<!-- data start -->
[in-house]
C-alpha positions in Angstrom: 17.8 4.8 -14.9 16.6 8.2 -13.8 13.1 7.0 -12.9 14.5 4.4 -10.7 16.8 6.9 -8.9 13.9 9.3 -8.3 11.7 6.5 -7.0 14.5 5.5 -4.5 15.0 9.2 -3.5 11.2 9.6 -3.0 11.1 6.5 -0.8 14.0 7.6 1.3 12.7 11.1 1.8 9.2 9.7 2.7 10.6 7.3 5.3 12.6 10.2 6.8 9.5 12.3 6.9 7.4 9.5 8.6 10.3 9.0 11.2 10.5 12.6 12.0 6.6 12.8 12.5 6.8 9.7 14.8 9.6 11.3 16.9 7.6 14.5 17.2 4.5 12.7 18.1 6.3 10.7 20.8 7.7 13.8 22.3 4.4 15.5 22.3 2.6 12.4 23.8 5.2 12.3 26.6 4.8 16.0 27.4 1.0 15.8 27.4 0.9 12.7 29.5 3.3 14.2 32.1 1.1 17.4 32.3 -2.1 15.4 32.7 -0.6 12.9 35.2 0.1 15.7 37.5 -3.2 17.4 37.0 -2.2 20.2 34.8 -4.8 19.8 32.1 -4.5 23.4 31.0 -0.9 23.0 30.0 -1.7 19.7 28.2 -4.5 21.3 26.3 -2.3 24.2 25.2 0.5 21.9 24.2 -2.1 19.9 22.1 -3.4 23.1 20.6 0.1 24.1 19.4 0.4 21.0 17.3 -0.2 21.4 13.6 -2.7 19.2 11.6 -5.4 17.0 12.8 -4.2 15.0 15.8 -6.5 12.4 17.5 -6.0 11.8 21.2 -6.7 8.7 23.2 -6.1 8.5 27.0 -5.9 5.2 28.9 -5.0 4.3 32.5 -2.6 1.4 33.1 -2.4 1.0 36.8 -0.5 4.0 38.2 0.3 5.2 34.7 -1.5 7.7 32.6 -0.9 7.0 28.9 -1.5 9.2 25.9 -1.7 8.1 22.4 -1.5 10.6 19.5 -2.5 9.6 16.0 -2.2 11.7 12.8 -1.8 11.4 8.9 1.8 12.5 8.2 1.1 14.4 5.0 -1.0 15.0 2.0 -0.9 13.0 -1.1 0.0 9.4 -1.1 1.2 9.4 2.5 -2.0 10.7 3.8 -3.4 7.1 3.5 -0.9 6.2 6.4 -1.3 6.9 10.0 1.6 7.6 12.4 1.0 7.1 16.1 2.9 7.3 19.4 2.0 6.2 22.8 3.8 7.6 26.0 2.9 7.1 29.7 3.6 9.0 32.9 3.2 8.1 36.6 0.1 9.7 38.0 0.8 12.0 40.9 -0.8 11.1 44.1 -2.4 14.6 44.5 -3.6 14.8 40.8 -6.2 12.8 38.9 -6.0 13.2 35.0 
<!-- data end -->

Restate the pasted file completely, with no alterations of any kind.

[in-house]
C-alpha positions in Angstrom: 17.8 4.8 -14.9 16.6 8.2 -13.8 13.1 7.0 -12.9 14.5 4.4 -10.7 16.8 6.9 -8.9 13.9 9.3 -8.3 11.7 6.5 -7.0 14.5 5.5 -4.5 15.0 9.2 -3.5 11.2 9.6 -3.0 11.1 6.5 -0.8 14.0 7.6 1.3 12.7 11.1 1.8 9.2 9.7 2.7 10.6 7.3 5.3 12.6 10.2 6.8 9.5 12.3 6.9 7.4 9.5 8.6 10.3 9.0 11.2 10.5 12.6 12.0 6.6 12.8 12.5 6.8 9.7 14.8 9.6 11.3 16.9 7.6 14.5 17.2 4.5 12.7 18.1 6.3 10.7 20.8 7.7 13.8 22.3 4.4 15.5 22.3 2.6 12.4 23.8 5.2 12.3 26.6 4.8 16.0 27.4 1.0 15.8 27.4 0.9 12.7 29.5 3.3 14.2 32.1 1.1 17.4 32.3 -2.1 15.4 32.7 -0.6 12.9 35.2 0.1 15.7 37.5 -3.2 17.4 37.0 -2.2 20.2 34.8 -4.8 19.8 32.1 -4.5 23.4 31.0 -0.9 23.0 30.0 -1.7 19.7 28.2 -4.5 21.3 26.3 -2.3 24.2 25.2 0.5 21.9 24.2 -2.1 19.9 22.1 -3.4 23.1 20.6 0.1 24.1 19.4 0.4 21.0 17.3 -0.2 21.4 13.6 -2.7 19.2 11.6 -5.4 17.0 12.8 -4.2 15.0 15.8 -6.5 12.4 17.5 -6.0 11.8 21.2 -6.7 8.7 23.2 -6.1 8.5 27.0 -5.9 5.2 28.9 -5.0 4.3 32.5 -2.6 1.4 33.1 -2.4 1.0 36.8 -0.5 4.0 38.2 0.3 5.2 34.7 -1.5 7.7 32.6 -0.9 7.0 28.9 -1.5 9.2 25.9 -1.7 8.1 22.4 -1.5 10.6 19.5 -2.5 9.6 16.0 -2.2 11.7 12.8 -1.8 11.4 8.9 1.8 12.5 8.2 1.1 14.4 5.0 -1.0 15.0 2.0 -0.9 13.0 -1.1 0.0 9.4 -1.1 1.2 9.4 2.5 -2.0 10.7 3.8 -3.4 7.1 3.5 -0.9 6.2 6.4 -1.3 6.9 10.0 1.6 7.6 12.4 1.0 7.1 16.1 2.9 7.3 19.4 2.0 6.2 22.8 3.8 7.6 26.0 2.9 7.1 29.7 3.6 9.0 32.9 3.2 8.1 36.6 0.1 9.7 38.0 0.8 12.0 40.9 -0.8 11.1 44.1 -2.4 14.6 44.5 -3.6 14.8 40.8 -6.2 12.8 38.9 -6.0 13.2 35.0 